“Que Ha Pasao” uses a modern dancehall rhythm for its backbeat, which might be tricky for newer guitar players to adjust to. Thankfully, you can use the acoustic guitar progression in the opening bars as a solid reference for how to play this song tight and in the correct groove. There is just one chord progression throughout the song, so this should be quite simple enough for most guitar players to learn quickly and fluidly.
17. Corazon Espinado – Santana
A modern take on the traditional cha-cha standard, “Corazon Espinado” is one of Santana’s biggest hits of the new millennium. Most people might recognize its successor, as it was adapted into a collaboration with songwriter Rob Thomas for their number 1 single, “Smooth”. Still, “Corazon Espinado” remains a very popular Spanish guitar song to this day.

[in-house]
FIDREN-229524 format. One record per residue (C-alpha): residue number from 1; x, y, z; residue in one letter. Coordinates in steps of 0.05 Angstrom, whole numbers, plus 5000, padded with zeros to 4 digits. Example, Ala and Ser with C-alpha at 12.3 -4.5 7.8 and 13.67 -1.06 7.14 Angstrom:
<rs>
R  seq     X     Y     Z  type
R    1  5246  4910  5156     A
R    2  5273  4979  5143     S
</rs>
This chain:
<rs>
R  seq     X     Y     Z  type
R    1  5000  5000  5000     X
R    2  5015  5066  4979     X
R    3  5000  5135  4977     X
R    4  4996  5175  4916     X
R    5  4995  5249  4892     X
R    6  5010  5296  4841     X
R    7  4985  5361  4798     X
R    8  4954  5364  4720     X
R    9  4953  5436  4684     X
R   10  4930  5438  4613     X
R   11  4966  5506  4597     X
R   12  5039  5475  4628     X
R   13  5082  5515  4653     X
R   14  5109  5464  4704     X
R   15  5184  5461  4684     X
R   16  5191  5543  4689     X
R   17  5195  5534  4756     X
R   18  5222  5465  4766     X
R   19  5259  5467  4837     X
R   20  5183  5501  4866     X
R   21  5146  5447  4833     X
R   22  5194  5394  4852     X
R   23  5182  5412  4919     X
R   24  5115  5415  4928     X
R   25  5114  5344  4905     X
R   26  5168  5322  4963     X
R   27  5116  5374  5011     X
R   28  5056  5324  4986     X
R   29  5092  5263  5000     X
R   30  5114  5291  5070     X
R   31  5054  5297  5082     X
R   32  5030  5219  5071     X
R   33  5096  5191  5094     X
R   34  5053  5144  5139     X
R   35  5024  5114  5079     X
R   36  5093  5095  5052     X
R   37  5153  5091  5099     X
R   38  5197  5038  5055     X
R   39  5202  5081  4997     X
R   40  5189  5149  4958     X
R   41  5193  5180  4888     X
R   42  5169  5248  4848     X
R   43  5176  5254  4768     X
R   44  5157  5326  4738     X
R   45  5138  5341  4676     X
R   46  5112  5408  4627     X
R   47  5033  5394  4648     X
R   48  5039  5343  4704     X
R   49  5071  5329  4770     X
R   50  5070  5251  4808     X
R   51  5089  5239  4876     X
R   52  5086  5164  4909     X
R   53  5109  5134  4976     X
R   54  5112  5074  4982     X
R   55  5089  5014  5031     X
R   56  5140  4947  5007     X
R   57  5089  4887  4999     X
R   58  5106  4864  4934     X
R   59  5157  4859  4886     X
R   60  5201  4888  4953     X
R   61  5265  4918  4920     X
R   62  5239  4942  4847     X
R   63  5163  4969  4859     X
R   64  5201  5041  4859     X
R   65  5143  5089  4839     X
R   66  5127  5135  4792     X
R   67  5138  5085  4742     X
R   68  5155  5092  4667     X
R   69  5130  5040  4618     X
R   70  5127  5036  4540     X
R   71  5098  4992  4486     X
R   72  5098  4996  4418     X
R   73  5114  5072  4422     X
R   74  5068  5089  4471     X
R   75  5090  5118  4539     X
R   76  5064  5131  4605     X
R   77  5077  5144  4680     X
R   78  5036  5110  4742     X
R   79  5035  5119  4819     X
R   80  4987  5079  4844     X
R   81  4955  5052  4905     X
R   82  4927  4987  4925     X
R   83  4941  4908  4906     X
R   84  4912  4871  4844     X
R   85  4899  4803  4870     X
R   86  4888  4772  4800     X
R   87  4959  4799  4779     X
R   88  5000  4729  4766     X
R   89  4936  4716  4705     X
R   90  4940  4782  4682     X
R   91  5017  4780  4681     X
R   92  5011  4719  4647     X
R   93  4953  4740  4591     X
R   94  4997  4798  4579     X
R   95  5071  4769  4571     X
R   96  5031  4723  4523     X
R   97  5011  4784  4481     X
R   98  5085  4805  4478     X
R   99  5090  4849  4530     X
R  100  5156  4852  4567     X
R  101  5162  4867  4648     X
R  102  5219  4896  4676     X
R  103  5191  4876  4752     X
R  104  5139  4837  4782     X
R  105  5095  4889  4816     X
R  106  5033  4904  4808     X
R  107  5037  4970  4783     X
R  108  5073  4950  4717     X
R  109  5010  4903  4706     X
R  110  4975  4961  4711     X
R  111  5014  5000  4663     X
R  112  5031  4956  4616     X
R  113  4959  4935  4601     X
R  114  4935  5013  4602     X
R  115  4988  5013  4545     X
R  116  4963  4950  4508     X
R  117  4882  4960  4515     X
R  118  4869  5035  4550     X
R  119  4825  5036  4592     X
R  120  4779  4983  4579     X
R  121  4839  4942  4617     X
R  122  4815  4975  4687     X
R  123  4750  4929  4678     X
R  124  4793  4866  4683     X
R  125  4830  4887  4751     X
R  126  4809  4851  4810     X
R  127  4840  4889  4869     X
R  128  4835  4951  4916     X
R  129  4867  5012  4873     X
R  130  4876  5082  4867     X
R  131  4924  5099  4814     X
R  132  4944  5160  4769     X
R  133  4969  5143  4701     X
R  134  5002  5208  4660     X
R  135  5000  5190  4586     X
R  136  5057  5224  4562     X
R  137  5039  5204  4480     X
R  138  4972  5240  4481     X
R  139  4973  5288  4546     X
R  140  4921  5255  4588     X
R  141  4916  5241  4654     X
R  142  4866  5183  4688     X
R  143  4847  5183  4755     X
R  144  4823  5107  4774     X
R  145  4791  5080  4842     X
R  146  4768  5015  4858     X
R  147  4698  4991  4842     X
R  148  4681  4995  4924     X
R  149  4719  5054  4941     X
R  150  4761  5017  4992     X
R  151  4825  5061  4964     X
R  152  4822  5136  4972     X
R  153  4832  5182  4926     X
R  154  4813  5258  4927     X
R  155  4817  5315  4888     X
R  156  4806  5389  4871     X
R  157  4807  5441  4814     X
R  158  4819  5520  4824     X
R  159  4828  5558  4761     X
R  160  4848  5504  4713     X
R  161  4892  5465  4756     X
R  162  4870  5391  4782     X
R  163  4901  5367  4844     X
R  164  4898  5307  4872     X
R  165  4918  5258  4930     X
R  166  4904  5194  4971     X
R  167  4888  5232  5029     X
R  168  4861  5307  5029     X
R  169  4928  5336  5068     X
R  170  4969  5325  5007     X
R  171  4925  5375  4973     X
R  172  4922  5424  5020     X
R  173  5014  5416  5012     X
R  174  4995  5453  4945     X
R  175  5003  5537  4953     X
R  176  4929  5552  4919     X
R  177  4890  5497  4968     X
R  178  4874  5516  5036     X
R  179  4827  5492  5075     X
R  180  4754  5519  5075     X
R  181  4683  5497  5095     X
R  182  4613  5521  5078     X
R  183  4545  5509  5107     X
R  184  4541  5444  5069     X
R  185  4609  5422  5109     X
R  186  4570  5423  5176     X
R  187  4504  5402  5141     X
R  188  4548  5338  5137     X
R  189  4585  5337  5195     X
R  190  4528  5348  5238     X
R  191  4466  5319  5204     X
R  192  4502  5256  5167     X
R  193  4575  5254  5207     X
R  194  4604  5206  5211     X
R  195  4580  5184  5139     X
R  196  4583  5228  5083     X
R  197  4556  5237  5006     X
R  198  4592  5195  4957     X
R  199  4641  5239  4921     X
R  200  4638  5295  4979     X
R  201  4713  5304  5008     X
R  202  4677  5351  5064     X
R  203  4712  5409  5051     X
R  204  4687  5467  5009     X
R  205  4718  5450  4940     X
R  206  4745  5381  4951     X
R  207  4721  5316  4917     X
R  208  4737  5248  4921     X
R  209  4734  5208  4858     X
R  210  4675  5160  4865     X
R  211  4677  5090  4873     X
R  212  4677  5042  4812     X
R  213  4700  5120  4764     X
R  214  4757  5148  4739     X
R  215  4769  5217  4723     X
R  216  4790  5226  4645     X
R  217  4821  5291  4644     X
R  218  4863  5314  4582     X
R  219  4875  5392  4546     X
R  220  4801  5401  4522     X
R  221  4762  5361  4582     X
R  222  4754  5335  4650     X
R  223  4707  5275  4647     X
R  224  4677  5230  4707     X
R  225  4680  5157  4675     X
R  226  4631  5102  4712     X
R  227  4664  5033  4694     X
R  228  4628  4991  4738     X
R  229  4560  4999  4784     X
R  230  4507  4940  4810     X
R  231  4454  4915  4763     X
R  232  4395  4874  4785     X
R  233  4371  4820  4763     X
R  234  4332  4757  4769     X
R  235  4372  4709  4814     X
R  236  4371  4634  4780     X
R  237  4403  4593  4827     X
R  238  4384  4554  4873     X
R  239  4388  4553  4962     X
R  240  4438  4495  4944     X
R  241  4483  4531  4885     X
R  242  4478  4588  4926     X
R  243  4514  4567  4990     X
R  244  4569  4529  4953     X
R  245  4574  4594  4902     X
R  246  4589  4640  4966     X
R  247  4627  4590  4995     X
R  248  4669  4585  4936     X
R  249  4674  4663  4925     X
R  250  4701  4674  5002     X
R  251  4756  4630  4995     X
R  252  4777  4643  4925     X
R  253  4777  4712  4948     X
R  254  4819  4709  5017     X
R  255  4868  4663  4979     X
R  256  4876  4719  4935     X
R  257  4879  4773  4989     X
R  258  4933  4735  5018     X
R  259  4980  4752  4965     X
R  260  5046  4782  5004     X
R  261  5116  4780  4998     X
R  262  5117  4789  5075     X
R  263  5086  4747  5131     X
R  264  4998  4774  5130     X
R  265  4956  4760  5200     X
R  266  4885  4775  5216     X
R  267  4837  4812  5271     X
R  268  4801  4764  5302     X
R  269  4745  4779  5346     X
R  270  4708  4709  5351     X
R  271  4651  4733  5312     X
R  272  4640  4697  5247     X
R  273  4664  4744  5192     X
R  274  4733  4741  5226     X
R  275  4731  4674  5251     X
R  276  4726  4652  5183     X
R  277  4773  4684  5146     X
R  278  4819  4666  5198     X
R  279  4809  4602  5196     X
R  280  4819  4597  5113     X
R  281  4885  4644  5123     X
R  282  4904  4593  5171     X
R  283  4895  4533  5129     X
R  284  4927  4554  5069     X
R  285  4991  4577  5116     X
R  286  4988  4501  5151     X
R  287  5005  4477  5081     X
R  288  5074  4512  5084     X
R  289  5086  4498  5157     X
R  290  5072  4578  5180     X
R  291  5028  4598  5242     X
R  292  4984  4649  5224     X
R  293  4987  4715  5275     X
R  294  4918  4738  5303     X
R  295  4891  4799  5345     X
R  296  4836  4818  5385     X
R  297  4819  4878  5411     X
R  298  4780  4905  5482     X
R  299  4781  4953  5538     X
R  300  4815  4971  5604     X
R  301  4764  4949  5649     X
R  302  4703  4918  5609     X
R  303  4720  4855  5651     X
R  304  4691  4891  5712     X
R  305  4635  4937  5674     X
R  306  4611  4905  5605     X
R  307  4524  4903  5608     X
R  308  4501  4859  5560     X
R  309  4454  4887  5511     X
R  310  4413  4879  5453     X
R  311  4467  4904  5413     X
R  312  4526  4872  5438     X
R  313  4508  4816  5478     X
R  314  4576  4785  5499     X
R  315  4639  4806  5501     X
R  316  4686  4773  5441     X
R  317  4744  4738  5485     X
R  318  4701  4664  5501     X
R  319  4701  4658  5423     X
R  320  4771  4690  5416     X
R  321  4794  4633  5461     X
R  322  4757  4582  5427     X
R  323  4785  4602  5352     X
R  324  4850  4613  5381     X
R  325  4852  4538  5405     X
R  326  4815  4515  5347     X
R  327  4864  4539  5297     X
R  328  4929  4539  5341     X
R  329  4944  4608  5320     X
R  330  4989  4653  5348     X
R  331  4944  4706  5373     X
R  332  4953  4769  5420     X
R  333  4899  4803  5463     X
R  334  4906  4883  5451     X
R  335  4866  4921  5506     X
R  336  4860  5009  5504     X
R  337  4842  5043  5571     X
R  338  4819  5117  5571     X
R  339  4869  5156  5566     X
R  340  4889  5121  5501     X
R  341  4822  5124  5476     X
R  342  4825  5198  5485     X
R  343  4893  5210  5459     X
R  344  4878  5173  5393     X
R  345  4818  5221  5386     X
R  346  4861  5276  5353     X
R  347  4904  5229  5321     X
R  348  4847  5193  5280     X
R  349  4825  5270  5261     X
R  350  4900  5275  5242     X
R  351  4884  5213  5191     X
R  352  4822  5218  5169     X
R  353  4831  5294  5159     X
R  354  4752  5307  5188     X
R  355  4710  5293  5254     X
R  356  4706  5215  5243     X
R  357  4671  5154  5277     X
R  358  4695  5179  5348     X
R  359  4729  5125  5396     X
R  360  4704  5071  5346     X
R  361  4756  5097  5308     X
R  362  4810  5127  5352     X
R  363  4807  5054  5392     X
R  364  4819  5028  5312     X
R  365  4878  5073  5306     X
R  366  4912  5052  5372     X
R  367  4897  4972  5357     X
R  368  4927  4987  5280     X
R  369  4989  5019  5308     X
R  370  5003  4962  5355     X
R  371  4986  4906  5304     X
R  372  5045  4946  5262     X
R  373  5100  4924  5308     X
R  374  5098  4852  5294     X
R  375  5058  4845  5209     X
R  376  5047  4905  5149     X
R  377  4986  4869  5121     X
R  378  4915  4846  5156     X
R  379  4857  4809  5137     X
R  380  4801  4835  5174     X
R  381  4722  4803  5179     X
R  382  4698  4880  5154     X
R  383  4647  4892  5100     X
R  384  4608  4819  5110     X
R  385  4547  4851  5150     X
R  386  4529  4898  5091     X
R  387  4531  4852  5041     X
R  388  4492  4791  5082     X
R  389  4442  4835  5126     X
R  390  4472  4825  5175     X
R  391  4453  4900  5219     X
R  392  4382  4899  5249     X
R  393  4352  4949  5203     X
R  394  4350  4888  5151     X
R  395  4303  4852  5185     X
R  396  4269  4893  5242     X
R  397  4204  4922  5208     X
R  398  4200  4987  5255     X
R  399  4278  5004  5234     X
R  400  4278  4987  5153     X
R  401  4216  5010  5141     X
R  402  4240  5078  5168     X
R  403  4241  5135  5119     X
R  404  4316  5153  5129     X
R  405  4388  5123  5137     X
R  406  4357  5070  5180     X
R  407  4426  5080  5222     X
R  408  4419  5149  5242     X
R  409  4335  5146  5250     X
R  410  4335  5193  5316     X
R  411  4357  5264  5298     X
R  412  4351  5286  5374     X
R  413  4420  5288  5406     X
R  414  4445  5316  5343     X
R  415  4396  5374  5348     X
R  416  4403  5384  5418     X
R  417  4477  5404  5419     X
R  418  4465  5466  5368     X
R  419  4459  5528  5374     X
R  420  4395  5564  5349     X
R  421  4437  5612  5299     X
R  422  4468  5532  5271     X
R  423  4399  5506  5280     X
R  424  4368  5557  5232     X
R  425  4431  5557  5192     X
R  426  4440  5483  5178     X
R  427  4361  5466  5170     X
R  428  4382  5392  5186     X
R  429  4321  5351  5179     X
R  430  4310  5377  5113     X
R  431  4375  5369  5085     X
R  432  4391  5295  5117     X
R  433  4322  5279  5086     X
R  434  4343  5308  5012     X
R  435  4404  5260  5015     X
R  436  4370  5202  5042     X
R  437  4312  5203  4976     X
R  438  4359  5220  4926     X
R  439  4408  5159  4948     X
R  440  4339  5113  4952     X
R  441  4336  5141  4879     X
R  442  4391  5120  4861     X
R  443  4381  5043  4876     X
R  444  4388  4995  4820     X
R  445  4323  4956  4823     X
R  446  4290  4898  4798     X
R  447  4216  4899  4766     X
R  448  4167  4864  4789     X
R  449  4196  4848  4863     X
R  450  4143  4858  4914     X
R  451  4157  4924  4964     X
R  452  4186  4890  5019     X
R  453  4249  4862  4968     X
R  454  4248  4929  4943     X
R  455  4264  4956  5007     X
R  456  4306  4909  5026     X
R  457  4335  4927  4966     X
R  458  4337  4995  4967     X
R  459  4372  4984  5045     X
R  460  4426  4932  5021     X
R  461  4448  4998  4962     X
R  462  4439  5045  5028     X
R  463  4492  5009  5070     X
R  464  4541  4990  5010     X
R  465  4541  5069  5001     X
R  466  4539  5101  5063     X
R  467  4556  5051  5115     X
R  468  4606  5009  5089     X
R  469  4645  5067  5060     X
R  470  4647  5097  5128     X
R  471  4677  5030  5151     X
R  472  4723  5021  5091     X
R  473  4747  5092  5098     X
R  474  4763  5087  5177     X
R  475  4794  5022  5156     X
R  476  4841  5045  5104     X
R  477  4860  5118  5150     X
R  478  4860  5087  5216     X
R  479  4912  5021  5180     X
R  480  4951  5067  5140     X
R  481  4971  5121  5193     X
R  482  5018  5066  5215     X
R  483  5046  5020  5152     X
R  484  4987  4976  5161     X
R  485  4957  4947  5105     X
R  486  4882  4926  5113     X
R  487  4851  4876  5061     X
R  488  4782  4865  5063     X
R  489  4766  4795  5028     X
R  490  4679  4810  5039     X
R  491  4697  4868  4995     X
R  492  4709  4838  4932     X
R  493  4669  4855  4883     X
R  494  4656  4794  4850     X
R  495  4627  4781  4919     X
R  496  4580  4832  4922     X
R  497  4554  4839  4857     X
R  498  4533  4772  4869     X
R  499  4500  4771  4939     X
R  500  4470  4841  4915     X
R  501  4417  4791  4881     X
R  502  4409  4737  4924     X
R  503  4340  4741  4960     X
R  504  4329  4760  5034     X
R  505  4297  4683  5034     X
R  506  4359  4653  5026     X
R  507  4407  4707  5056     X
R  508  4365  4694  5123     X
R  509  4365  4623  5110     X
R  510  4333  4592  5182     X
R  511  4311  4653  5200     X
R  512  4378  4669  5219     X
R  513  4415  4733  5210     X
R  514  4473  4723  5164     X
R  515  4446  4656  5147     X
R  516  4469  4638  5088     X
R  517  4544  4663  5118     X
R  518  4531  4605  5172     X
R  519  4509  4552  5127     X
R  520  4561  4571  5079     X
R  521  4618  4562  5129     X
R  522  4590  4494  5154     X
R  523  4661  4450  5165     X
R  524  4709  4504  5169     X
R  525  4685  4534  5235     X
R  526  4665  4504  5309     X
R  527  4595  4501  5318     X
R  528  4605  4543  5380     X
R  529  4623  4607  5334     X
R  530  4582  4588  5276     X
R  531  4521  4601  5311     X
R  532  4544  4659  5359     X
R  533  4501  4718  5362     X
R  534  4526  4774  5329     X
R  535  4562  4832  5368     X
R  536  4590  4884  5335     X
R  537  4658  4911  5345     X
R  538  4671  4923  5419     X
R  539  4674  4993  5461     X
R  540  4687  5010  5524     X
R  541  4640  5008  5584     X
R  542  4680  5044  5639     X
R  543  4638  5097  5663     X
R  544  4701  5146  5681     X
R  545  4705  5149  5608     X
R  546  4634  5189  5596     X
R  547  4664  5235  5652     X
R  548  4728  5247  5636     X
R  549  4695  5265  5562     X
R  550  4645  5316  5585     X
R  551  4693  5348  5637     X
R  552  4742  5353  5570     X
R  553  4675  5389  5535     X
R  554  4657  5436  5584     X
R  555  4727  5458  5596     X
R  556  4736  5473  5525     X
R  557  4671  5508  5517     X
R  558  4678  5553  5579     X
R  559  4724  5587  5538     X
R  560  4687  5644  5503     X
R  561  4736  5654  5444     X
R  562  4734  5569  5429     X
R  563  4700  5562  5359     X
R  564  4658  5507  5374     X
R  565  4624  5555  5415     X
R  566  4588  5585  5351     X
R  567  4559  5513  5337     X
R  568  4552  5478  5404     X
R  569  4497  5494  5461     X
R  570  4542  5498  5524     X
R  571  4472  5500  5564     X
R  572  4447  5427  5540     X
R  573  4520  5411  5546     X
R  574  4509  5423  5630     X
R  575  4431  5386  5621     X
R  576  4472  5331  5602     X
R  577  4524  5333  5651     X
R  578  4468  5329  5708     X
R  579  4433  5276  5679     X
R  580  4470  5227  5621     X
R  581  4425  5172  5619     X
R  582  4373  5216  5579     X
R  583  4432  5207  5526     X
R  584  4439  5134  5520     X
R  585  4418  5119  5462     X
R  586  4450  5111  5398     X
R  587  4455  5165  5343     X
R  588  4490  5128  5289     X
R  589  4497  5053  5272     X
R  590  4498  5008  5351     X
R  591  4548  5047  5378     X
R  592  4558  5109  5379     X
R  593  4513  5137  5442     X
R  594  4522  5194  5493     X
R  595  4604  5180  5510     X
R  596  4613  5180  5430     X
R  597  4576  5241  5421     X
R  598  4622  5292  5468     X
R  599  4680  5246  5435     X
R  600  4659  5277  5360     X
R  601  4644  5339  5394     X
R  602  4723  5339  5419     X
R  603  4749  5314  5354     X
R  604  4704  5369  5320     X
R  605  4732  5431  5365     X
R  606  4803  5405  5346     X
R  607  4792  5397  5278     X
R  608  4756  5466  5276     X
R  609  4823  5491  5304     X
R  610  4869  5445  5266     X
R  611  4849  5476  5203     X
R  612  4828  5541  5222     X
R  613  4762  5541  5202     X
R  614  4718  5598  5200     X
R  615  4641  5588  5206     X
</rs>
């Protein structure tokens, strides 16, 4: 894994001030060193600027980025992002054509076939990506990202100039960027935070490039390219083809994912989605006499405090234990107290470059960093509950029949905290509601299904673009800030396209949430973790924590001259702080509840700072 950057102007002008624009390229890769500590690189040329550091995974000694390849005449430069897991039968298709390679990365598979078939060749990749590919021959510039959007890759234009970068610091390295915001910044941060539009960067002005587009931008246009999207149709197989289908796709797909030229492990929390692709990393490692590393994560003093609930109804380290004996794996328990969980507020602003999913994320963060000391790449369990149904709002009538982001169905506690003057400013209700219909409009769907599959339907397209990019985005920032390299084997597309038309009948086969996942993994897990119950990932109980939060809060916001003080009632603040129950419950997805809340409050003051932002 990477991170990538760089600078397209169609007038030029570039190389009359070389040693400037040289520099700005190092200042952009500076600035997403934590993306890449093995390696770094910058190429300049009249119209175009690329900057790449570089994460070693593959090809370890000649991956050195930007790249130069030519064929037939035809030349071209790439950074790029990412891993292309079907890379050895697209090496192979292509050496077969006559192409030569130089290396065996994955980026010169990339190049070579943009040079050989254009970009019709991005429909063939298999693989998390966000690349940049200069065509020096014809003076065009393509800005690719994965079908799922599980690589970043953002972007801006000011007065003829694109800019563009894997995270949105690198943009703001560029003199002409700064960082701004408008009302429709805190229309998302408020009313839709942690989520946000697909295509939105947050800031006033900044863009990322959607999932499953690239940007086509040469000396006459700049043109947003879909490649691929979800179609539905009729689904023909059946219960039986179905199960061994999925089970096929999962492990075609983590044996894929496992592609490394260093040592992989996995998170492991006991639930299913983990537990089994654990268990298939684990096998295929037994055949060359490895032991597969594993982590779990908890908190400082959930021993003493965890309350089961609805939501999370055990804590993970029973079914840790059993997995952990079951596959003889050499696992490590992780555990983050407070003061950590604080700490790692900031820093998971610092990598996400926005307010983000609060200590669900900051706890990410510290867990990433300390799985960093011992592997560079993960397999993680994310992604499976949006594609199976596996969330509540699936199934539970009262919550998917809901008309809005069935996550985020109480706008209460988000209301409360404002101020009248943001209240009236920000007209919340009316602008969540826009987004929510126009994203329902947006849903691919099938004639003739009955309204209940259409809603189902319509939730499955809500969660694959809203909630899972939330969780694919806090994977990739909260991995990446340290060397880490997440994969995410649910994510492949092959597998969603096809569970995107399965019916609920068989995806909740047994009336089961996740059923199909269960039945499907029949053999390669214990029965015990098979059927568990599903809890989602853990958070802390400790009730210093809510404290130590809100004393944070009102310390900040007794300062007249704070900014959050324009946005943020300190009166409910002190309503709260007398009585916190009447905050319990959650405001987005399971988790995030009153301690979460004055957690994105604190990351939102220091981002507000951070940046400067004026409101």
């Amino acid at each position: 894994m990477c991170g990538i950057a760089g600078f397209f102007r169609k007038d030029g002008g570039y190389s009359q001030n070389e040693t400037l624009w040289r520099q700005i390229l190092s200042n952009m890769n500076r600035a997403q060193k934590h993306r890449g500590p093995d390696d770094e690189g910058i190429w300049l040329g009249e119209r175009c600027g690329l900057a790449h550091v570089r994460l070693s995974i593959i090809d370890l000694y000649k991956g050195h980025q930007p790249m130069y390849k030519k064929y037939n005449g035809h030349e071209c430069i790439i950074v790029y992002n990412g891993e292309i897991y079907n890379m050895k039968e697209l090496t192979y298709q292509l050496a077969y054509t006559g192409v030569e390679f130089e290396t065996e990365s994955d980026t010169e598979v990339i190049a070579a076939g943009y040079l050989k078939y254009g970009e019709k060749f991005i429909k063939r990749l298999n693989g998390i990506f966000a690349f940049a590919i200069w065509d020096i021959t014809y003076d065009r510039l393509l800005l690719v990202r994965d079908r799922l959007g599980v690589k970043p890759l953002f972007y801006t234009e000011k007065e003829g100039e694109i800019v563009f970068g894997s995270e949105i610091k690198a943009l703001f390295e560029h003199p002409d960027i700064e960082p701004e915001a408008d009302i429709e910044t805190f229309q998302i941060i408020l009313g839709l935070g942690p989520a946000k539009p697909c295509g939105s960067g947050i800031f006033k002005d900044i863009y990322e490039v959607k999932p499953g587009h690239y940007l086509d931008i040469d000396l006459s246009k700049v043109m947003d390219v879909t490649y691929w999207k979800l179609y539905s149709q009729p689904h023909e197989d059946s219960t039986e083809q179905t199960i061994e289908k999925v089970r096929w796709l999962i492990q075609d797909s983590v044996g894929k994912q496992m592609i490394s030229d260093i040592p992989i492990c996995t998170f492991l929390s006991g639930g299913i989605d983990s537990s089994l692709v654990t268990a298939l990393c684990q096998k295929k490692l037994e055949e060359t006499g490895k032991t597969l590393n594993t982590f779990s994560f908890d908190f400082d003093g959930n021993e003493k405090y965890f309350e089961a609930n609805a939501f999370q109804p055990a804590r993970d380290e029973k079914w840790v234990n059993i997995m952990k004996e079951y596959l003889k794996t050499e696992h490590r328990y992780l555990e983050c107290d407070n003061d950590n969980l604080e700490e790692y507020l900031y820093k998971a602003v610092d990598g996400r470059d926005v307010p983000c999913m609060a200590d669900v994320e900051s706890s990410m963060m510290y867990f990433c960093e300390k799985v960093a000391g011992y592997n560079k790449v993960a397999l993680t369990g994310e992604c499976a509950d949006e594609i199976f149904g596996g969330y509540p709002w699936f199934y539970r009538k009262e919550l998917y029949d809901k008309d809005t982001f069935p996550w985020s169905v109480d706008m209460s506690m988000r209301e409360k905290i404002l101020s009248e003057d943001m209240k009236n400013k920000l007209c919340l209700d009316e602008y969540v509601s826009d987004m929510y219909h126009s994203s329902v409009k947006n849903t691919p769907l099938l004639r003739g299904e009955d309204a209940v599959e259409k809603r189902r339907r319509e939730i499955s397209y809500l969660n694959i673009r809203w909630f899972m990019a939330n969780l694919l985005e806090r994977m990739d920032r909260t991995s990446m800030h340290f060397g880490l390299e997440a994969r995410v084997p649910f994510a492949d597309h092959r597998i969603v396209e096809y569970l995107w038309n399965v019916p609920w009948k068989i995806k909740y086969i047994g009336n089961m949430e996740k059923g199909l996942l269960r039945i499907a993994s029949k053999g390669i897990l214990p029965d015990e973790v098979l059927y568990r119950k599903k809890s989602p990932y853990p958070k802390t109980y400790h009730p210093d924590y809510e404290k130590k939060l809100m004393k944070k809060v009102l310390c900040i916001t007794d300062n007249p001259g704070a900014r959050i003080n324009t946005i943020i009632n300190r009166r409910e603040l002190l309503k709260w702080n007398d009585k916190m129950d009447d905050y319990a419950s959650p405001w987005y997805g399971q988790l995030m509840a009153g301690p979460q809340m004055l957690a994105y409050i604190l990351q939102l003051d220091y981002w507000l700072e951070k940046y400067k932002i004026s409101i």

I highly recommend trying to learn all of the lead and guitar solo parts that Carlos Santana has thrown into this track. There is an abundance of tasty guitar licks that are effective across several genres and quite easy to learn by ear or with a tab for reference. Each section of the composition uses a variation of a chord progression in the key of B Minor, with the end of the song rounding off in a satisfying two-chord resolve.
Spanish guitar music is an excellent way to broaden your guitar skills. With roots in classical guitar and various Latin American dance styles, Spanish music is fun, engaging, and will be sure to get your body moving.
Looking for some more easy guitar songs to learn? Check out my top beginner electric guitar songs.